However a strict missed tackle count doesn’t always tell the full story and Austin will have the advantage of being stationed next to Josh Papalli in 2015 who not only seems to take great pleasure inflicting pain on opposition ball runners but also reads the play very well.
So on paper Austin seems well suited to the role of complementary half and should work well alongside either Williams or Cornish regardless of who is preferred.
Austin also fits perfectly with the culture that the club is building off the field. Still only 23 years old and with a young family Austin will join a burgeoning group of young dads at the club. Josh Papalli recently became a dad and Jack Wighton and Mitch Cornish will be joining him soon.
Morevoer after an era marked by ‘me first’ troublemakers who shall not be named, the club is building a culture built on being family friendly and relying on hard working, team first players.
The club is likely to be captained in 2015 by either one or both of Jarrod Croker and Shaun Fensom, both solid-as-a-rock small town boys. Those leaders typify the types of players that are being recruited and retained at the club and Austin fits that mold perfectly.
Canberra will always struggle to compete with a certain type of lifestyle that Sydney clubs can offer but what it can offer is a family friendly atmosphere. A club built on young dads and country boys may not appeal to every young player but it will draw some players such as Austin, and just as importantly it’s a culture that fans will be proud of.
Cynics will no doubt argue that what has really drawn Austin is a larger pay packet and no doubt that played a role. But there aren’t any players in the NRL playing for free and no premierships are won with local juniors alone.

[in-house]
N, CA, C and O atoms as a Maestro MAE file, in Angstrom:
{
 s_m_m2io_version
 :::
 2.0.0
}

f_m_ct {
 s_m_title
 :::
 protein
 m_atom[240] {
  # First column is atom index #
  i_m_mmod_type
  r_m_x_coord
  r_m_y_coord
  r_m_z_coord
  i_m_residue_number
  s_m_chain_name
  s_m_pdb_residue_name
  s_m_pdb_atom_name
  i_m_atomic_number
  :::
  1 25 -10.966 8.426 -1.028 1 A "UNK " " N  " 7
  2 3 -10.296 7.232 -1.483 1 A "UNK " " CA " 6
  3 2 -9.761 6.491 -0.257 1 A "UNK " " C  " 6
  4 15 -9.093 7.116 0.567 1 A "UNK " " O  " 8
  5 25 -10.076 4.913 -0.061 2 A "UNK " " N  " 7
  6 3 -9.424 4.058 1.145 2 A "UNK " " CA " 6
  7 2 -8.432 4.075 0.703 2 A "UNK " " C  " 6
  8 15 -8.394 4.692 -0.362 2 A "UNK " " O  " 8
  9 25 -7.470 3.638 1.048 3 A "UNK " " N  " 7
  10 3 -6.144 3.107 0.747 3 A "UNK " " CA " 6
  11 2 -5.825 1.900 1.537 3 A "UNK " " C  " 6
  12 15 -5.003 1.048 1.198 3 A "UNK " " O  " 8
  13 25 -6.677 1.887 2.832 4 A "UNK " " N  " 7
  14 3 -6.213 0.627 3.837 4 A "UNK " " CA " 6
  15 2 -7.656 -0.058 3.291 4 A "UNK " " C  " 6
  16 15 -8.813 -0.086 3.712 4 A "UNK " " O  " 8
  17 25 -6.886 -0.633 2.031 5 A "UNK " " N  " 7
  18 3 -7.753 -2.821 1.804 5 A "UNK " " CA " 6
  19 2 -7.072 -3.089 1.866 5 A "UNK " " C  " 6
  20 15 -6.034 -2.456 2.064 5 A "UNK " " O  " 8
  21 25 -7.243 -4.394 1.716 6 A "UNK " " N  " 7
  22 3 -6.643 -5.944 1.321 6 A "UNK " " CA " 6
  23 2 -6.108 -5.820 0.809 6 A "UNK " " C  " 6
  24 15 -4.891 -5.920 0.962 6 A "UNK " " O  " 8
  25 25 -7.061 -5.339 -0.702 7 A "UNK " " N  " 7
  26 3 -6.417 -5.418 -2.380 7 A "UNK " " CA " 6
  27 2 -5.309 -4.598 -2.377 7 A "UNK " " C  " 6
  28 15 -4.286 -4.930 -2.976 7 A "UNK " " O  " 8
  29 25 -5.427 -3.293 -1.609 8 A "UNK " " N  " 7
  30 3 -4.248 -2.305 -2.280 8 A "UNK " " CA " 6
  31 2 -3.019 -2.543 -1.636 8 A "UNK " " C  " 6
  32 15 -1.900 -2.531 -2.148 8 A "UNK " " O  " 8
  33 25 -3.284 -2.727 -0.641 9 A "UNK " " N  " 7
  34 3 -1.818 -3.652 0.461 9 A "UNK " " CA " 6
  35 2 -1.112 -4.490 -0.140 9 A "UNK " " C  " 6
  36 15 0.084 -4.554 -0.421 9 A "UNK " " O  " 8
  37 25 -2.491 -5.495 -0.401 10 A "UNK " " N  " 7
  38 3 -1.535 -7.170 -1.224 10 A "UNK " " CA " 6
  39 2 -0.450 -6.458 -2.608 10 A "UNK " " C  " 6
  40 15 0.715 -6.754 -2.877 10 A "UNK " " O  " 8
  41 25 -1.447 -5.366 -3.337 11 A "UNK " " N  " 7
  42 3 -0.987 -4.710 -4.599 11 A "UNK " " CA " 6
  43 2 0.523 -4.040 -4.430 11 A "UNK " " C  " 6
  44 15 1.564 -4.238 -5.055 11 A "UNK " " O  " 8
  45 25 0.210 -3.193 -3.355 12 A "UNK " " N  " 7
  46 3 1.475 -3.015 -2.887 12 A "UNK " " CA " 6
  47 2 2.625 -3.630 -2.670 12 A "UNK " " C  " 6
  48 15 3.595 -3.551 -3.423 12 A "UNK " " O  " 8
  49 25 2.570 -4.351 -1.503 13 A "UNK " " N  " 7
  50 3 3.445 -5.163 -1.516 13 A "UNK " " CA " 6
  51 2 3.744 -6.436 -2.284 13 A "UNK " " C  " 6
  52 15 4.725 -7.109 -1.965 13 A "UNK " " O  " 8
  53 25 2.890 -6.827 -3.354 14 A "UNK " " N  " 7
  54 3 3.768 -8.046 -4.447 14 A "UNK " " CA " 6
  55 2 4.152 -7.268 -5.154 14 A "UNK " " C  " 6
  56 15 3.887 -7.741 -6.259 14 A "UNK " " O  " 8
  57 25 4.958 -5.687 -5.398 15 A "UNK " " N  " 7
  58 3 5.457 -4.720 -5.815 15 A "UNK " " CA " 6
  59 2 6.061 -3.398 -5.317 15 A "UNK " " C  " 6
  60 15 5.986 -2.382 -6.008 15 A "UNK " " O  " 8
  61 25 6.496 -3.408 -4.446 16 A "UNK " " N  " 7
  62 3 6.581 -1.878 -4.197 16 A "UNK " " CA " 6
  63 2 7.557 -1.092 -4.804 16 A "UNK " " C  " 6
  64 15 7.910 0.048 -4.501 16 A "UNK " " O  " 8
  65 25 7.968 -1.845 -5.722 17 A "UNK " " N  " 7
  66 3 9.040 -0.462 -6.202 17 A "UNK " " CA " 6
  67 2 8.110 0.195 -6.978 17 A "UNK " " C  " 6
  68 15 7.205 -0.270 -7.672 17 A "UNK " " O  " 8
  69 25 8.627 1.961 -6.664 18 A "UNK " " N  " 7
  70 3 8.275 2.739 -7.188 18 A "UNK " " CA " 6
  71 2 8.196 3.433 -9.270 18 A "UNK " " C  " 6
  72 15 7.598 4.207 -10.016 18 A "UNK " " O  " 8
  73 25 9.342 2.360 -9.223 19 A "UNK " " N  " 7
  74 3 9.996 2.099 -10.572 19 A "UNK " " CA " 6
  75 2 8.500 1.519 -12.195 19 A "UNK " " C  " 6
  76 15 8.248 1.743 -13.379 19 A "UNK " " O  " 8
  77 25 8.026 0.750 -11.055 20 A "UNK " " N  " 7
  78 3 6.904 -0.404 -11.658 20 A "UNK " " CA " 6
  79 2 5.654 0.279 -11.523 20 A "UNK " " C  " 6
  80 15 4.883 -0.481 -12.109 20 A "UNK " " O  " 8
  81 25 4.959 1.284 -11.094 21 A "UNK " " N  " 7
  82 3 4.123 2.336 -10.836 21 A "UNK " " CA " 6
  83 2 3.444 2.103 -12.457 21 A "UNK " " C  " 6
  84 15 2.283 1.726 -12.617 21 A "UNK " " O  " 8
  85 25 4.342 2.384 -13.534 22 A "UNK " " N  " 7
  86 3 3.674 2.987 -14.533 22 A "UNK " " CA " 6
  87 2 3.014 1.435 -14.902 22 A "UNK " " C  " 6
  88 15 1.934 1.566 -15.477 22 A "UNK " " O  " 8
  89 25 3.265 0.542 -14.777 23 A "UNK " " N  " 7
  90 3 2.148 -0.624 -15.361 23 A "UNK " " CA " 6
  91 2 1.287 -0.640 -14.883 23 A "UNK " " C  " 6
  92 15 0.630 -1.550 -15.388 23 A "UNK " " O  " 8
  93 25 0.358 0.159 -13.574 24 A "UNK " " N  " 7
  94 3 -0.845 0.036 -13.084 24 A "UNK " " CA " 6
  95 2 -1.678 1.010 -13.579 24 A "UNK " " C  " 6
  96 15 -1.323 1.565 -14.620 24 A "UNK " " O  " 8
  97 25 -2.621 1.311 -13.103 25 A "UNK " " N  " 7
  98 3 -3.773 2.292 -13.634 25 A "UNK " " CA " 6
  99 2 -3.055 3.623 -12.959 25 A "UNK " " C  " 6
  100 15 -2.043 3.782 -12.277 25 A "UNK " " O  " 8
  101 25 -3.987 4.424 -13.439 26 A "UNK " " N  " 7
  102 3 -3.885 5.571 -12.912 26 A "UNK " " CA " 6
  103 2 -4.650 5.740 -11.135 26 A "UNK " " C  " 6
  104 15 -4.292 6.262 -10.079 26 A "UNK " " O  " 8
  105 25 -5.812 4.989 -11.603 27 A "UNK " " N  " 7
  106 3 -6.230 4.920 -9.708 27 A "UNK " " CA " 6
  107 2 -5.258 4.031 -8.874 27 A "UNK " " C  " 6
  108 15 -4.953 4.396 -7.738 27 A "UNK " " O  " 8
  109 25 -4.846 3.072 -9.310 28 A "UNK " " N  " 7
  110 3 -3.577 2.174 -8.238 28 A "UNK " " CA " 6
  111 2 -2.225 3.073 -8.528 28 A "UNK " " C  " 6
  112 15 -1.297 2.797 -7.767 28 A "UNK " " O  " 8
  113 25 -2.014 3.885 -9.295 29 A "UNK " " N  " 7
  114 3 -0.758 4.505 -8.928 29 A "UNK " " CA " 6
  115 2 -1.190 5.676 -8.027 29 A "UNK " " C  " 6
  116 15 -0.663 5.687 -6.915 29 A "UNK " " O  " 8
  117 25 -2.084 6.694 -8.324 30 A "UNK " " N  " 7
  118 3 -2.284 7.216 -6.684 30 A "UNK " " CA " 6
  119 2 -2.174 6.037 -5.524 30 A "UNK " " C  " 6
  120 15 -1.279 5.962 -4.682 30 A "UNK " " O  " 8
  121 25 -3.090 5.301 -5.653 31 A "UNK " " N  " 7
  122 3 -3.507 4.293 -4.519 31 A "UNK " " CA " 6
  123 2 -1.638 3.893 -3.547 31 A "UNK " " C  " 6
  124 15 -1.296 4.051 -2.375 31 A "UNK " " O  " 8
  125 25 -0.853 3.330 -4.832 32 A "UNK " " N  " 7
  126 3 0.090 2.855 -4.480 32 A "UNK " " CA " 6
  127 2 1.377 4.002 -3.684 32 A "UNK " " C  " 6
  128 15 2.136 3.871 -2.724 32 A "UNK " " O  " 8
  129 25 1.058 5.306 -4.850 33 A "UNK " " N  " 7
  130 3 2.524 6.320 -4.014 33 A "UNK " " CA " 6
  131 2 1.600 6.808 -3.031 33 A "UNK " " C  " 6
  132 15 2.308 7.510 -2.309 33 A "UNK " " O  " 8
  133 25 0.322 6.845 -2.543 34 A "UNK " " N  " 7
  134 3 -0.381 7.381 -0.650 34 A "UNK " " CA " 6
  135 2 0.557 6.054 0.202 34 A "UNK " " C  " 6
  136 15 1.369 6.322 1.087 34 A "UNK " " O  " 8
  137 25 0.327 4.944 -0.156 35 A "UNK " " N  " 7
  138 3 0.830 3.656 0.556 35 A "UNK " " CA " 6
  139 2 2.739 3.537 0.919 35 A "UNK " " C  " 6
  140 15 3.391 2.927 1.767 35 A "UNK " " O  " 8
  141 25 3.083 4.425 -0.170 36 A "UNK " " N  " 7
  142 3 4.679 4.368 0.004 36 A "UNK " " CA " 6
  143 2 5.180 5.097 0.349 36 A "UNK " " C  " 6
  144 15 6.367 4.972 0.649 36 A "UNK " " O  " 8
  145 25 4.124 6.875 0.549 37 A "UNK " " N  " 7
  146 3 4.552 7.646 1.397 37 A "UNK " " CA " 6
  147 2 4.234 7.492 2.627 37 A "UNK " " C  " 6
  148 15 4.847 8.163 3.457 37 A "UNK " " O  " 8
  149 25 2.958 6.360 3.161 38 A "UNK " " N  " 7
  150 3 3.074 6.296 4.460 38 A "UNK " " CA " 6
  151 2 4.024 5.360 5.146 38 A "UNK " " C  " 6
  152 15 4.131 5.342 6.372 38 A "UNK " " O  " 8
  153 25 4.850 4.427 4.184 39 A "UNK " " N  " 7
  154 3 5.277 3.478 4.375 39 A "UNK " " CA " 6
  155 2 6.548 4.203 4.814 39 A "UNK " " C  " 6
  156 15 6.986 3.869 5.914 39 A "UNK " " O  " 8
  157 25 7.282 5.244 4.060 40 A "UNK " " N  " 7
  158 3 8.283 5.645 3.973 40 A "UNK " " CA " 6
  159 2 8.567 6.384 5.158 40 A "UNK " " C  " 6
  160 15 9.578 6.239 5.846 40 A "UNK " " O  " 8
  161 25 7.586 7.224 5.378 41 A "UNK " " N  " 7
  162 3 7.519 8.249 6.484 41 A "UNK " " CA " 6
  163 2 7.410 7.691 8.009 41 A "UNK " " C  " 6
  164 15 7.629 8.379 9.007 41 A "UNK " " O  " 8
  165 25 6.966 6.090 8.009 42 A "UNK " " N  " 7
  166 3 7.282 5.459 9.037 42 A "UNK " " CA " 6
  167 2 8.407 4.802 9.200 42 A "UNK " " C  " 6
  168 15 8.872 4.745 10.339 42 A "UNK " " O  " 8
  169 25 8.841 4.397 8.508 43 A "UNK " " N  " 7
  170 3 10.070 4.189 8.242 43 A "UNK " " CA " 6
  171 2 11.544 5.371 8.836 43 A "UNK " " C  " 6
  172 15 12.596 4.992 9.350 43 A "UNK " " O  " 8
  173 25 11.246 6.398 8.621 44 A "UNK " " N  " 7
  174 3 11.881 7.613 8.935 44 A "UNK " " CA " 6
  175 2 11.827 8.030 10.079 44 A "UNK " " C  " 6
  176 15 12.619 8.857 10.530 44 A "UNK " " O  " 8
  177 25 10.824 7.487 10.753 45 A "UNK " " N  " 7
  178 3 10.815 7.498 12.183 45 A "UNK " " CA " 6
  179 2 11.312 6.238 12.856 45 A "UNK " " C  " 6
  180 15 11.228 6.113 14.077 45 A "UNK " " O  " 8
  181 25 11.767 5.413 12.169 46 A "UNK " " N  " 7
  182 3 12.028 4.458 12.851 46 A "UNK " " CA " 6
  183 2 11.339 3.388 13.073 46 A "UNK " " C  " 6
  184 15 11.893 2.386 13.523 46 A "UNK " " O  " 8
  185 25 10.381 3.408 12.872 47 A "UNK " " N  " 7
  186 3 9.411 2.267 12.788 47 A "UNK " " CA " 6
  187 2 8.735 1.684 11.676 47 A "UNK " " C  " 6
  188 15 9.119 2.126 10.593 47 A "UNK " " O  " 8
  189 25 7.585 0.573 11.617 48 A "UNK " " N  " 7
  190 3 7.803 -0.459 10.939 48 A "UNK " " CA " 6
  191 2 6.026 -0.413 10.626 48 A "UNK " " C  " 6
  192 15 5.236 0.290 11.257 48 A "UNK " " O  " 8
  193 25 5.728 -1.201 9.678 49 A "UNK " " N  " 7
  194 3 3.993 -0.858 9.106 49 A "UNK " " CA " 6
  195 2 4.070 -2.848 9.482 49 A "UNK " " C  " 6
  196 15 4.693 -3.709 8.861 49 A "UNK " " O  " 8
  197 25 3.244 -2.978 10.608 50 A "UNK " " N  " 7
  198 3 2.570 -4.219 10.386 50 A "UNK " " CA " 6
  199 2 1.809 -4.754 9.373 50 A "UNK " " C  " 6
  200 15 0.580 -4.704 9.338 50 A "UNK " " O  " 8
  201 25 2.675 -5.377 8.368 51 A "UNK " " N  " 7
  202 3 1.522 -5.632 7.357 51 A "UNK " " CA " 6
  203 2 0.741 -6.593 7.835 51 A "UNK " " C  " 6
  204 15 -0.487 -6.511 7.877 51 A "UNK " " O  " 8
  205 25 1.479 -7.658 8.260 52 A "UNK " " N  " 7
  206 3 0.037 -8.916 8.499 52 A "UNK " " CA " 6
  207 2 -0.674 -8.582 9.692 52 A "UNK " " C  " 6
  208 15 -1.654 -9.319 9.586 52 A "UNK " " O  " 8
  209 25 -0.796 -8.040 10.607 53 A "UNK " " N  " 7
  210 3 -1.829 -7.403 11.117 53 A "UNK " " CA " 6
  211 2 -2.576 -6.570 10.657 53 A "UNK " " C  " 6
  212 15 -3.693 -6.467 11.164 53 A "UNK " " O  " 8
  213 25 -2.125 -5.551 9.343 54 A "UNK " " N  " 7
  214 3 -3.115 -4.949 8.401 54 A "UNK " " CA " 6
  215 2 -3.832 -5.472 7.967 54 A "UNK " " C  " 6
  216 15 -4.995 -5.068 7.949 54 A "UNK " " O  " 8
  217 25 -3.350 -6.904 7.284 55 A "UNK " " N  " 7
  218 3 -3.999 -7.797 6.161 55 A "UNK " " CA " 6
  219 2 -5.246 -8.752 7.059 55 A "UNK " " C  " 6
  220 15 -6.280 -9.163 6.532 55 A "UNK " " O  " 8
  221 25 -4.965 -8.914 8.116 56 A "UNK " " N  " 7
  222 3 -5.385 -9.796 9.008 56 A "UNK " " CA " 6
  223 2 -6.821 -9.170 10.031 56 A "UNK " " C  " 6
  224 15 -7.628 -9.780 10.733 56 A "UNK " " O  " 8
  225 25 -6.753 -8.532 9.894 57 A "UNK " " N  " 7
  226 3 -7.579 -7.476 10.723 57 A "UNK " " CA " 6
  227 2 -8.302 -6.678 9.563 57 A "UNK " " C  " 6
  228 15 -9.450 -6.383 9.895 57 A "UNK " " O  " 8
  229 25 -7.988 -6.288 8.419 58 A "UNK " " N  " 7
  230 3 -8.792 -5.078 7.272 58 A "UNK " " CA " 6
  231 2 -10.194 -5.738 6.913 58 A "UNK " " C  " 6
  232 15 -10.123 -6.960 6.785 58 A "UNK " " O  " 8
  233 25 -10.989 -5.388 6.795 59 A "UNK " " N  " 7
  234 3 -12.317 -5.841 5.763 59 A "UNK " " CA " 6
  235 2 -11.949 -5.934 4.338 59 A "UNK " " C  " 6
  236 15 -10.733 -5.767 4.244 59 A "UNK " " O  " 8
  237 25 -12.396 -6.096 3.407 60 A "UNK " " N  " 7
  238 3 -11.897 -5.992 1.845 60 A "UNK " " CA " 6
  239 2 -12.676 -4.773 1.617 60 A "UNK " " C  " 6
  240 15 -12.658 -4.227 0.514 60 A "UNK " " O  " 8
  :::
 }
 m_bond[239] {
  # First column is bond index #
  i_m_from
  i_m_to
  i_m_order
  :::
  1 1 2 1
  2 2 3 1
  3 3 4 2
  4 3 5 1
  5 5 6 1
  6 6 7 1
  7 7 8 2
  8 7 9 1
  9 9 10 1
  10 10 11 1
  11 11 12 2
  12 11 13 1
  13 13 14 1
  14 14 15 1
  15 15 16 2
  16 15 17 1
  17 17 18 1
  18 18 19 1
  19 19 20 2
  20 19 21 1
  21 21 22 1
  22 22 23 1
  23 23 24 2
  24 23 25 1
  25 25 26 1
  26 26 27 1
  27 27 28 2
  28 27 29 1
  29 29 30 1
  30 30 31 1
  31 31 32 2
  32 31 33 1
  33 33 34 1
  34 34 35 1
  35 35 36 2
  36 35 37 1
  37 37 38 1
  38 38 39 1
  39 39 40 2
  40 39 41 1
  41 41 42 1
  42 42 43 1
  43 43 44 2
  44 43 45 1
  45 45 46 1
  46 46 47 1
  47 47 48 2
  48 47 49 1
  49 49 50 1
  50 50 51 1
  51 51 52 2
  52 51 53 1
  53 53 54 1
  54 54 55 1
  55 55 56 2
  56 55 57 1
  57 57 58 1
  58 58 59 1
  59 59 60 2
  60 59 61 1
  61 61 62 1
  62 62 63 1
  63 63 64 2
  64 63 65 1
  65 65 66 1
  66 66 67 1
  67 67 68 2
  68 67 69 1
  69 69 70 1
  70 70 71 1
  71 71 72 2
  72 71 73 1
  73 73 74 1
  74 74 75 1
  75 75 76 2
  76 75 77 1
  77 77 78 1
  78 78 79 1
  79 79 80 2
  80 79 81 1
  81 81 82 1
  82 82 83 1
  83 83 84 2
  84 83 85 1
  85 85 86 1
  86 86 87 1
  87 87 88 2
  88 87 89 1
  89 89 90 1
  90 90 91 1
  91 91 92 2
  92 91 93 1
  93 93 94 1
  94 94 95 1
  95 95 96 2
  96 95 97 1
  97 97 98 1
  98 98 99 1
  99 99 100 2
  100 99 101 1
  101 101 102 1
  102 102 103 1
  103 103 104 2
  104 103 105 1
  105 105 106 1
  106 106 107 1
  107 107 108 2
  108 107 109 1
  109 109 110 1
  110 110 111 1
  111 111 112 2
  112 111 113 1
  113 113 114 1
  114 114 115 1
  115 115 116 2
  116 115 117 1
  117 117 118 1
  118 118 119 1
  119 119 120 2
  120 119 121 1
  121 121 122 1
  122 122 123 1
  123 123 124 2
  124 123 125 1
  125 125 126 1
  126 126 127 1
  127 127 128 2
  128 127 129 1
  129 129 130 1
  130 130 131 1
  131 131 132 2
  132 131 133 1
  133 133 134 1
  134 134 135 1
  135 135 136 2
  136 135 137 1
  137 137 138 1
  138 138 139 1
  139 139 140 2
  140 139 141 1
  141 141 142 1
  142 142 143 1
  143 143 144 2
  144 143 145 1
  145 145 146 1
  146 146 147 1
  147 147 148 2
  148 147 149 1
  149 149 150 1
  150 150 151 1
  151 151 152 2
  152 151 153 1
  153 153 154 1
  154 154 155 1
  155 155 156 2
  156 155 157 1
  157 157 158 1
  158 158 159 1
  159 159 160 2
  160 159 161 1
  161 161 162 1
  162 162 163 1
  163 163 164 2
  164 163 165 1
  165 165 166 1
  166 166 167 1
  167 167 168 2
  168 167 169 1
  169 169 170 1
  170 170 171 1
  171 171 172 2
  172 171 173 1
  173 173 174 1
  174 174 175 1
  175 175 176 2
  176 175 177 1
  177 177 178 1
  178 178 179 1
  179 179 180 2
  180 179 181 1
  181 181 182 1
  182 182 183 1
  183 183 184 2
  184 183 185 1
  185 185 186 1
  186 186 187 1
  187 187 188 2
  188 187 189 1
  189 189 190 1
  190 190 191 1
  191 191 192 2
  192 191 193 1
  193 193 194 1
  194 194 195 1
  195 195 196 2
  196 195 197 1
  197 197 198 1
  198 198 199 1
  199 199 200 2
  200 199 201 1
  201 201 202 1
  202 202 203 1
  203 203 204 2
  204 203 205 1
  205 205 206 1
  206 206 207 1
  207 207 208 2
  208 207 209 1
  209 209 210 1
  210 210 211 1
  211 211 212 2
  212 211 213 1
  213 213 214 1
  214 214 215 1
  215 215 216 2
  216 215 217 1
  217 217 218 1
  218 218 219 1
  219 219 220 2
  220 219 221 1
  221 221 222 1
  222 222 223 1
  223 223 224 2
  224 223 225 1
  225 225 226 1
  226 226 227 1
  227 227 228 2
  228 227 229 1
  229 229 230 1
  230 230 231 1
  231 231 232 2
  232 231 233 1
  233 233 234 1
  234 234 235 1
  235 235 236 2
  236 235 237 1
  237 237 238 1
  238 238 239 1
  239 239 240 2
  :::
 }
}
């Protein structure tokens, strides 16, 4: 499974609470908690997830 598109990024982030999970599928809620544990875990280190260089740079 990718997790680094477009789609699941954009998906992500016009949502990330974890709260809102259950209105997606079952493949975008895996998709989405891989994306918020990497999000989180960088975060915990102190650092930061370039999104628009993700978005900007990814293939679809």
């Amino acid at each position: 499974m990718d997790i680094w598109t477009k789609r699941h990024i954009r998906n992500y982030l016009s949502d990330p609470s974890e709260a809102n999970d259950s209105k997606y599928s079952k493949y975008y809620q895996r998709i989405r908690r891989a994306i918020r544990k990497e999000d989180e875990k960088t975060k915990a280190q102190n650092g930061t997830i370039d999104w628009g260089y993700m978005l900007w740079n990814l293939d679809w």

One final implication of the Austin signing is that it essentially confirms what we already knew. That Terry Campese is dead, buried and forgotten for the Raiders hierarchy. With Austin and fellow halves recruit Sam Williams joining the club there can be little doubt that the club does not have Campese in their plans for 2015. Here’s hoping Campese can find a second life for himself in the Super League.
Blake Austin is a perfect fit for Canberra both on the field and off the field. On the field he brings a set of skills that will complement the core group of talented players at the club already. Off the field he will bring a hard-working attitude that has taken him from the nearly discarded bin back to a lucrative contract.
With Super league recruits Josh Hodgson and Sia Soliola making the England Four nations squad and staring in the Grand Final respectively and quality players like Austin making the choice to join the club things are looking up in Canberra after a miserable year.
Read Lachlan’s work regularly on League Freak and the Roar and follow him on twitter @mrsports83
A well known Rugby League writer, League Freak has established a reputation among supporters of the game for his fearless commentary and unmatched insight. With a reach that spans both sides of the globe, League Freak has produced an independent network that allows him to distribute content to his many thousands of followers. He is the owner and main author of LeagueFreak.com